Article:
Around the third week of November, our first crew member arrived at the boatyard.  Jenny Rawle, originally hailing from the UK, flew in from Spain to join BnG for a minimum of three months.  As Jenny was the first to arrive, Robert gave her first pick between the two state rooms in the forward part of the boat.  Surprisingly Jenny picked the bunk bedroom because she was tall and the beds in that room were longer than in the V-berth.  Susan Taylor, from Montana, USA arrived the following day and took up residence in the V-berth.  Although Jenny and Susan did not know each other before arriving at our boat in Grenada, they quickly became friends.  Robert was just happy that he would have some extra help to get BnG ready for launching in a week or so.  Not wanting their experience to be all work and no play, the day that Robert was to sand the Coppercoat bottom, Susan and Jenny went on a tour of the island.  They returned to witness Robert trashing the t-shirt he had worn while sanding, as it was completely green. They took pictures for me because Robert told them how I always complain that he never throws his clothes away, even when they should be!  

BnG was launched on schedule, December 6th, and Robert and his crew were off sailing.  They stopped at some of the same islands that we had visited the previous season, and enjoyed the fabulous snorkling.  This also gave Jenny and Susan some time to get used to the boat operations before I joined them at the end of the month. 

I flew into SXM, Sint. Maarten on December 29th as planned, and Robert met me at the airport smiling, but with his nose all bandaged up!  No he wasn’t in a fight.  I knew he was planning to have surgery on his nose to remove a basal-cell carcinoma on the morning of my arrival, and I sure didn't expect him to meet me at the airport, so that was the real surprise.  His surgery went well, however, on doctors orders we would remain in Sint. Maarten for at least another three weeks so that the surgeon could monitor his recovery.  I was really happy to be back on board BnG with Robert.  Jenny and Susan had decided to take this time that BnG would be staying put for awhile to leave the boat for a couple of weeks.  I think they thought Robert and I needed some alone time, which was really nice.  Susan headed back to the US to be with family for Christmas, and Jenny flew to see friends in the BVI’s.

Our few weeks alone on the boat seemed to go by relatively quickly.  We were anchored in Marigot Bay, on the French side, just outside the marina wall.  In fact, you could walk to the end of the pier surrounding the marina and practically throw a stone to our boat.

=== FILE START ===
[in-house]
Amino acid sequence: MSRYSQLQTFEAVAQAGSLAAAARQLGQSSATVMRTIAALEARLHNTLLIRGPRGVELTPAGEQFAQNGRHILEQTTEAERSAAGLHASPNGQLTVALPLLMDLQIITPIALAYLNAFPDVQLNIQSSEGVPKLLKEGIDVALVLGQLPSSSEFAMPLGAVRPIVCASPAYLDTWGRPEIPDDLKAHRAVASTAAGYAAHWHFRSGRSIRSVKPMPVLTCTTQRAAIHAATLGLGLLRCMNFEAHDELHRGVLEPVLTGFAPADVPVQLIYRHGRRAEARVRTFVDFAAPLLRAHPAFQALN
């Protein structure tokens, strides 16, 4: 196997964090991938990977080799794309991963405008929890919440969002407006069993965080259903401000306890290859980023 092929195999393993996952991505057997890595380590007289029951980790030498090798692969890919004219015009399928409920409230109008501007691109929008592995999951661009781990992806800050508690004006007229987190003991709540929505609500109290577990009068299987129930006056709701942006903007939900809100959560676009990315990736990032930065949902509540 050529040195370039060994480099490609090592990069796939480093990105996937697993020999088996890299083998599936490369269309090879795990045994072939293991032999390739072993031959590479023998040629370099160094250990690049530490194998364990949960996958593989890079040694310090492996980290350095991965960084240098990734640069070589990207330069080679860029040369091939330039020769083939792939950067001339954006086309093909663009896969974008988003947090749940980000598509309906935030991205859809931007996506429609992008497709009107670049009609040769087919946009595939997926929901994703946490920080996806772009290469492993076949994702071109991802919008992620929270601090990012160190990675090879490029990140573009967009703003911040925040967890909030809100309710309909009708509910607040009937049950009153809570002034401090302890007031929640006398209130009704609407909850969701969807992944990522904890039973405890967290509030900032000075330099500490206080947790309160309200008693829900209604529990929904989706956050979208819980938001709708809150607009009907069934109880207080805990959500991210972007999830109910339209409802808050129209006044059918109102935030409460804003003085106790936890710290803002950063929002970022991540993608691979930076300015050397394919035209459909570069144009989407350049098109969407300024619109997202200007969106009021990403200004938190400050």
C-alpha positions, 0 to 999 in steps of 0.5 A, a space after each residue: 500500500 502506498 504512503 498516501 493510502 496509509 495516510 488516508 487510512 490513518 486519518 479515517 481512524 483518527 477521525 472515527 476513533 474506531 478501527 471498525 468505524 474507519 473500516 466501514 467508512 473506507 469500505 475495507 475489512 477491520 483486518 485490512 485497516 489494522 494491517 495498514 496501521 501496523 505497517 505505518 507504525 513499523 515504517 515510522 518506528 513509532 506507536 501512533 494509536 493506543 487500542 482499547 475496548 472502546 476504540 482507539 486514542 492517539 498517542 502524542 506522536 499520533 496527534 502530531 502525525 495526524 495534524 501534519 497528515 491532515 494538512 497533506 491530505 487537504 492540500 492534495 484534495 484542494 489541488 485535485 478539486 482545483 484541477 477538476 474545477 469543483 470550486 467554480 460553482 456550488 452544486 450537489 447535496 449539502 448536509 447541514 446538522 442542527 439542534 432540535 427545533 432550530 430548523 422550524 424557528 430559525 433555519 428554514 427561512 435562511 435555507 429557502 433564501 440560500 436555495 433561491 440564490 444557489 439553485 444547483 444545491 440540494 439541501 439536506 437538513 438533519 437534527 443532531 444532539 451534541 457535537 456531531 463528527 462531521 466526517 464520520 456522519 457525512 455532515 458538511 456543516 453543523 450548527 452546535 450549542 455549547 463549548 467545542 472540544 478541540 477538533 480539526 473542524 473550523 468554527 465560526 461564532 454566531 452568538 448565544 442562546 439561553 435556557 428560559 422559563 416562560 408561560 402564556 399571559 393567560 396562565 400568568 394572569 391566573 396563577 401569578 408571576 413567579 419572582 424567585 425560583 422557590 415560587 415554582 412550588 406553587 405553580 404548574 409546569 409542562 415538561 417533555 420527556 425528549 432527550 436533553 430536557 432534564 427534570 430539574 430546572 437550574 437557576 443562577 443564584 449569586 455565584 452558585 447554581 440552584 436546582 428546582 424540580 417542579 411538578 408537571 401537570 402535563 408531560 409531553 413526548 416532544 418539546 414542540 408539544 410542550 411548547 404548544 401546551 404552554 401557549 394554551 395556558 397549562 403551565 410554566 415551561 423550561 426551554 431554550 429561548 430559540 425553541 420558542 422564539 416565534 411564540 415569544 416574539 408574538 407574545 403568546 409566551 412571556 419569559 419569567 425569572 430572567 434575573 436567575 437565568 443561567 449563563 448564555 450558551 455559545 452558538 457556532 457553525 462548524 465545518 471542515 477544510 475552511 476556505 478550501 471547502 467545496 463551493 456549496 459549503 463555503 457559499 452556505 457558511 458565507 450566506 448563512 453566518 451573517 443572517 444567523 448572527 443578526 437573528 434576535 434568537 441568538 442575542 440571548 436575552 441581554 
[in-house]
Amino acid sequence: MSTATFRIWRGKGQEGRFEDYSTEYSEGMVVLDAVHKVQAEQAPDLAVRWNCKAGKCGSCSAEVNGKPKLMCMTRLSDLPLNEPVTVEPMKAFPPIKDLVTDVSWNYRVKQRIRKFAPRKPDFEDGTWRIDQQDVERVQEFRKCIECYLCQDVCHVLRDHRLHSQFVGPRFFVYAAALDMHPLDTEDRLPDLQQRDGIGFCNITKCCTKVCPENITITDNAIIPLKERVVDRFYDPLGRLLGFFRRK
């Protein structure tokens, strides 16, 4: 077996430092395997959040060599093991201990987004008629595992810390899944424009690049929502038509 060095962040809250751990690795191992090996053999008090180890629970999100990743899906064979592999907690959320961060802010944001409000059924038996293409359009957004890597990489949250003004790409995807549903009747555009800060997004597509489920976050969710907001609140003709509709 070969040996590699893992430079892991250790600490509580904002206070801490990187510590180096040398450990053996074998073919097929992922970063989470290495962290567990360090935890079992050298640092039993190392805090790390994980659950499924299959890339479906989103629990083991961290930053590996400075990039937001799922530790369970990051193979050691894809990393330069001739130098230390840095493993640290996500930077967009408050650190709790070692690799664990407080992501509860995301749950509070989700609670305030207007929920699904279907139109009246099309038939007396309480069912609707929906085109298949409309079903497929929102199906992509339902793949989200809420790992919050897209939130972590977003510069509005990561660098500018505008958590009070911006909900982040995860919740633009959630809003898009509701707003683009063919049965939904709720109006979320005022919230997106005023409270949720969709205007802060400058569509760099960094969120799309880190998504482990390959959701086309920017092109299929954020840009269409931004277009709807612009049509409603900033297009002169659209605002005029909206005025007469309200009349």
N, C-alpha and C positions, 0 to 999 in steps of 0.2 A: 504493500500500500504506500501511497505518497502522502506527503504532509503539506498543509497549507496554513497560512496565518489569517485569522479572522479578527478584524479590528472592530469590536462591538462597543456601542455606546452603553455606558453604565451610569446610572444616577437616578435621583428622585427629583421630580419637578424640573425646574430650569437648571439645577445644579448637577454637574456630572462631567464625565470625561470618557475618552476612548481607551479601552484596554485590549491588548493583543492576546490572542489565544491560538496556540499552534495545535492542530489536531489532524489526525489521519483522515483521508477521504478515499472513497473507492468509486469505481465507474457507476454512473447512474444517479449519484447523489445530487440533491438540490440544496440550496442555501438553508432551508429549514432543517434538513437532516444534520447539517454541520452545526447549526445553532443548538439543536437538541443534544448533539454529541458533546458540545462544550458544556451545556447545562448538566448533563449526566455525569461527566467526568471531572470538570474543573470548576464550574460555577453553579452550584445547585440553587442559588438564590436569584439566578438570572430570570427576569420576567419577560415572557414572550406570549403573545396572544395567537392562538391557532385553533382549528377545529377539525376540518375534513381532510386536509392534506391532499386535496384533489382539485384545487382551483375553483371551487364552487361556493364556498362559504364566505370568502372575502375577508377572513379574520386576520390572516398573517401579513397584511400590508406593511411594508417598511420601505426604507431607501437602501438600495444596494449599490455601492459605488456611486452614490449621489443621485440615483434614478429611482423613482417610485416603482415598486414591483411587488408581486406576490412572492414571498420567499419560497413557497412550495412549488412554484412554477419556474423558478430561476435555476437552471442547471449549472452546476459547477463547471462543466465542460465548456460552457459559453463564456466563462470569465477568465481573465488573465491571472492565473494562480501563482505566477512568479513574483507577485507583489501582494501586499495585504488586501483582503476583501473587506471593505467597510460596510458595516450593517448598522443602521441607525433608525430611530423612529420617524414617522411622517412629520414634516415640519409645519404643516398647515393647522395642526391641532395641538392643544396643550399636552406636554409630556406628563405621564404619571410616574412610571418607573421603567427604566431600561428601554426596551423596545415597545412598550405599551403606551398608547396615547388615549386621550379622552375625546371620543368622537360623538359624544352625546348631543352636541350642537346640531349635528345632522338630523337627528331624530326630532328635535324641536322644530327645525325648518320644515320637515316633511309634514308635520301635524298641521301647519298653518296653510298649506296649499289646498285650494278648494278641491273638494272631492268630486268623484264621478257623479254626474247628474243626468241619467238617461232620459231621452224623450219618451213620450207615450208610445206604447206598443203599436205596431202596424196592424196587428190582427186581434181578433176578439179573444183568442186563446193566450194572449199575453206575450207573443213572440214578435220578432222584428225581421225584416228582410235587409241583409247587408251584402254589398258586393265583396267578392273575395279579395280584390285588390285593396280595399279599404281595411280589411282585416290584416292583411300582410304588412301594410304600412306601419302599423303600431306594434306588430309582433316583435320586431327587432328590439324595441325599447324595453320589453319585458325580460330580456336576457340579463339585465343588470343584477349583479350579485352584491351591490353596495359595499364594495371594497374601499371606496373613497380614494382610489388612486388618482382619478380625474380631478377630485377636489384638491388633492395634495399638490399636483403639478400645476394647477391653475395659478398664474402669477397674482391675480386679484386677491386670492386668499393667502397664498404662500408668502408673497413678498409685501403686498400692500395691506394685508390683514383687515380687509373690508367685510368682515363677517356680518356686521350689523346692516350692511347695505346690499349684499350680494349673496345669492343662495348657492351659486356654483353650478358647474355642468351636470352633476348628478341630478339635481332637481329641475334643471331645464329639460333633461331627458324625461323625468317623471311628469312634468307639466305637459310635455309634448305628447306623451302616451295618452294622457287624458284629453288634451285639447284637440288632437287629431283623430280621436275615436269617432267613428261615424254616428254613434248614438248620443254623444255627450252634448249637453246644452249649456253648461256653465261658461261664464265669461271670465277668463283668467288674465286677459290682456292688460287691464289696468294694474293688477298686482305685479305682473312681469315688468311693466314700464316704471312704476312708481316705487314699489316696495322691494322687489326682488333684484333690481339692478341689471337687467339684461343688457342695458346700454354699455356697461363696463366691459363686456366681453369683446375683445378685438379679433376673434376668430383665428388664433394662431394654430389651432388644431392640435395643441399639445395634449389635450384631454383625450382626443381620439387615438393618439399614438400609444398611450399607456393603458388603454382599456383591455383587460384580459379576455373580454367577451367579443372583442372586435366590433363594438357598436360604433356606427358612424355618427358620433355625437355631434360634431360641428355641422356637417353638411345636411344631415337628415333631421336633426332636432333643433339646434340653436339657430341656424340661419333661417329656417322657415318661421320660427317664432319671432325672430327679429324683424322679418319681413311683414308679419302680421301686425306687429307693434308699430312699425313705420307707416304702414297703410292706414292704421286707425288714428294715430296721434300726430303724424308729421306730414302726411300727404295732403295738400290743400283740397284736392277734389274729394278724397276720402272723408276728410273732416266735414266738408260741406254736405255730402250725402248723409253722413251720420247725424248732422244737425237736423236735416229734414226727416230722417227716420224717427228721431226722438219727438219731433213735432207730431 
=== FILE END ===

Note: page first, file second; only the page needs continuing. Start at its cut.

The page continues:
Christmas Winds Foil New Years Eve Plans

Robert is always watching the weather, even when we’re not on board the boat.  He has gotten so good at predicting the weather now, that I think he’d make a great TV weather person.  We had planned to spend New Years Eve over at St. Barths, just a short day sail away.  They are known for having some pretty flashy parties, especially for events like the turning of a new year.  We were both really looking forward to it, but the weather would not cooperate.  Based on what we were seeing on the various weather apps, very high winds would create rolling seas, making the anchorage over there very uncomfortable.  So we stayed put in Marigot Bay for what we thought would be a quiet end to another year.  As the clock struck midnight, we kissed, said “Happy New Year!”, and then the excitement began!  There was a training tall ship that had anchored next to us earlier that day, and they proceeded to send off fireworks from their vessel.  Due to our proximity, we had great views, but we also had serious concerns when some of the phosphorescence was coming back down very close to our deck!  When you have a teak deck, any kind of burning substance is a danger!  Thankfully, they only got close, but never actually landed on us.

16 Months After Hurricane Irma Destruction

We decided to rent a car for a couple of days that would allow us to make a large order trip to the grocery store as well as do some touring around.  Robert was prohibited from spending any time in the water or direct sunlight because of his surgery, so going to the beach was not on the menu.  Being on this island was not new to us, but we knew that many areas were not the same after the devastation caused by Hurricane Irma the previous summer.  Some of our favorite haunts were no longer in existence, like Captain Oliver’s Restaurant, at Oyster Pond, where we enjoyed a wonderful dinner there only last March.  (Update:  Two years later, Capitain Olivers has not been able to rebuild due to a dispute between the French and Dutch, as it lies right on the boarder)

We found so many buildings completely destroyed.  We figure it will take years to build it back up to what it once was.  The airport was one of the first things I saw when I arrived on the island.  It had been completely destroyed and they were working out of temporary buildings.  St. Maarten is one of our favorite islands in the Caribbean, and we do hope they will be able to rebuild quickly.


Where is BnG now?

We cannot direct the wind, we can only adjust our sails